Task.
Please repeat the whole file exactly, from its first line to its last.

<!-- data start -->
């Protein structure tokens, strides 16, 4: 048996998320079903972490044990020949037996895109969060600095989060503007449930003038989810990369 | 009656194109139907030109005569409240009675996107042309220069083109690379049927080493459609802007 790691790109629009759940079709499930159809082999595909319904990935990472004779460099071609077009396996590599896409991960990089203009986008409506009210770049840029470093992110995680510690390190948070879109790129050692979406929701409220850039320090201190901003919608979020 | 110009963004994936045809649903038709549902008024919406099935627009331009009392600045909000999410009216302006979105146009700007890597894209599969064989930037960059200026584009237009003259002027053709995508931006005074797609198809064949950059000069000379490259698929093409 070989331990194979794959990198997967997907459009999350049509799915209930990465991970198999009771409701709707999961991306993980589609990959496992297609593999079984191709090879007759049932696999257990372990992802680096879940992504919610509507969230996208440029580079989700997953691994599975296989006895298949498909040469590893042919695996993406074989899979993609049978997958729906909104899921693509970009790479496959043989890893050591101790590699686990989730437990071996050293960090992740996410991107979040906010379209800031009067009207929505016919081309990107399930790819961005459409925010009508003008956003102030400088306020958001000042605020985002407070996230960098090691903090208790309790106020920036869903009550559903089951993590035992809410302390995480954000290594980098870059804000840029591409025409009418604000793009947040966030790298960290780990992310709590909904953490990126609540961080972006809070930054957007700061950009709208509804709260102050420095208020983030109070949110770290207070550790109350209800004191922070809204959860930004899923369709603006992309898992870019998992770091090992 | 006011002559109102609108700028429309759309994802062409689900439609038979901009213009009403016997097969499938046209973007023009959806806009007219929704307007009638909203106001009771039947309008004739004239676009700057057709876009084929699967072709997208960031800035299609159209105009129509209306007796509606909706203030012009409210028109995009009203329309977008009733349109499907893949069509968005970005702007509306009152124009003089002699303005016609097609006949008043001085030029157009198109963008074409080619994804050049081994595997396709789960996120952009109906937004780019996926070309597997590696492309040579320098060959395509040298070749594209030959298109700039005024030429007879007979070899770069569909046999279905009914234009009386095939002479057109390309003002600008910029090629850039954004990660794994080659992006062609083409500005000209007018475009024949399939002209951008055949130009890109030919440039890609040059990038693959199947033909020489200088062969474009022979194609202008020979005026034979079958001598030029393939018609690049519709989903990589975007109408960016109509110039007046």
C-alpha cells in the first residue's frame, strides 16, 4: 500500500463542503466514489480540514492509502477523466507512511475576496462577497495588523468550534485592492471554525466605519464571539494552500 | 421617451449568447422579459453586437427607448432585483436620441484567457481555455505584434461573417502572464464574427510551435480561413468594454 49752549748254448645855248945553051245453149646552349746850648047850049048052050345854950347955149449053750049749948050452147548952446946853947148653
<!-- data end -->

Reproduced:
């Protein structure tokens, strides 16, 4: 048996998320079903972490044990020949037996895109969060600095989060503007449930003038989810990369 | 009656194109139907030109005569409240009675996107042309220069083109690379049927080493459609802007 790691790109629009759940079709499930159809082999595909319904990935990472004779460099071609077009396996590599896409991960990089203009986008409506009210770049840029470093992110995680510690390190948070879109790129050692979406929701409220850039320090201190901003919608979020 | 110009963004994936045809649903038709549902008024919406099935627009331009009392600045909000999410009216302006979105146009700007890597894209599969064989930037960059200026584009237009003259002027053709995508931006005074797609198809064949950059000069000379490259698929093409 070989331990194979794959990198997967997907459009999350049509799915209930990465991970198999009771409701709707999961991306993980589609990959496992297609593999079984191709090879007759049932696999257990372990992802680096879940992504919610509507969230996208440029580079989700997953691994599975296989006895298949498909040469590893042919695996993406074989899979993609049978997958729906909104899921693509970009790479496959043989890893050591101790590699686990989730437990071996050293960090992740996410991107979040906010379209800031009067009207929505016919081309990107399930790819961005459409925010009508003008956003102030400088306020958001000042605020985002407070996230960098090691903090208790309790106020920036869903009550559903089951993590035992809410302390995480954000290594980098870059804000840029591409025409009418604000793009947040966030790298960290780990992310709590909904953490990126609540961080972006809070930054957007700061950009709208509804709260102050420095208020983030109070949110770290207070550790109350209800004191922070809204959860930004899923369709603006992309898992870019998992770091090992 | 006011002559109102609108700028429309759309994802062409689900439609038979901009213009009403016997097969499938046209973007023009959806806009007219929704307007009638909203106001009771039947309008004739004239676009700057057709876009084929699967072709997208960031800035299609159209105009129509209306007796509606909706203030012009409210028109995009009203329309977008009733349109499907893949069509968005970005702007509306009152124009003089002699303005016609097609006949008043001085030029157009198109963008074409080619994804050049081994595997396709789960996120952009109906937004780019996926070309597997590696492309040579320098060959395509040298070749594209030959298109700039005024030429007879007979070899770069569909046999279905009914234009009386095939002479057109390309003002600008910029090629850039954004990660794994080659992006062609083409500005000209007018475009024949399939002209951008055949130009890109030919440039890609040059990038693959199947033909020489200088062969474009022979194609202008020979005026034979079958001598030029393939018609690049519709989903990589975007109408960016109509110039007046």
C-alpha cells in the first residue's frame, strides 16, 4: 500500500463542503466514489480540514492509502477523466507512511475576496462577497495588523468550534485592492471554525466605519464571539494552500 | 421617451449568447422579459453586437427607448432585483436620441484567457481555455505584434461573417502572464464574427510551435480561413468594454 49752549748254448645855248945553051245453149646552349746850648047850049048052050345854950347955149449053750049749948050452147548952446946853947148653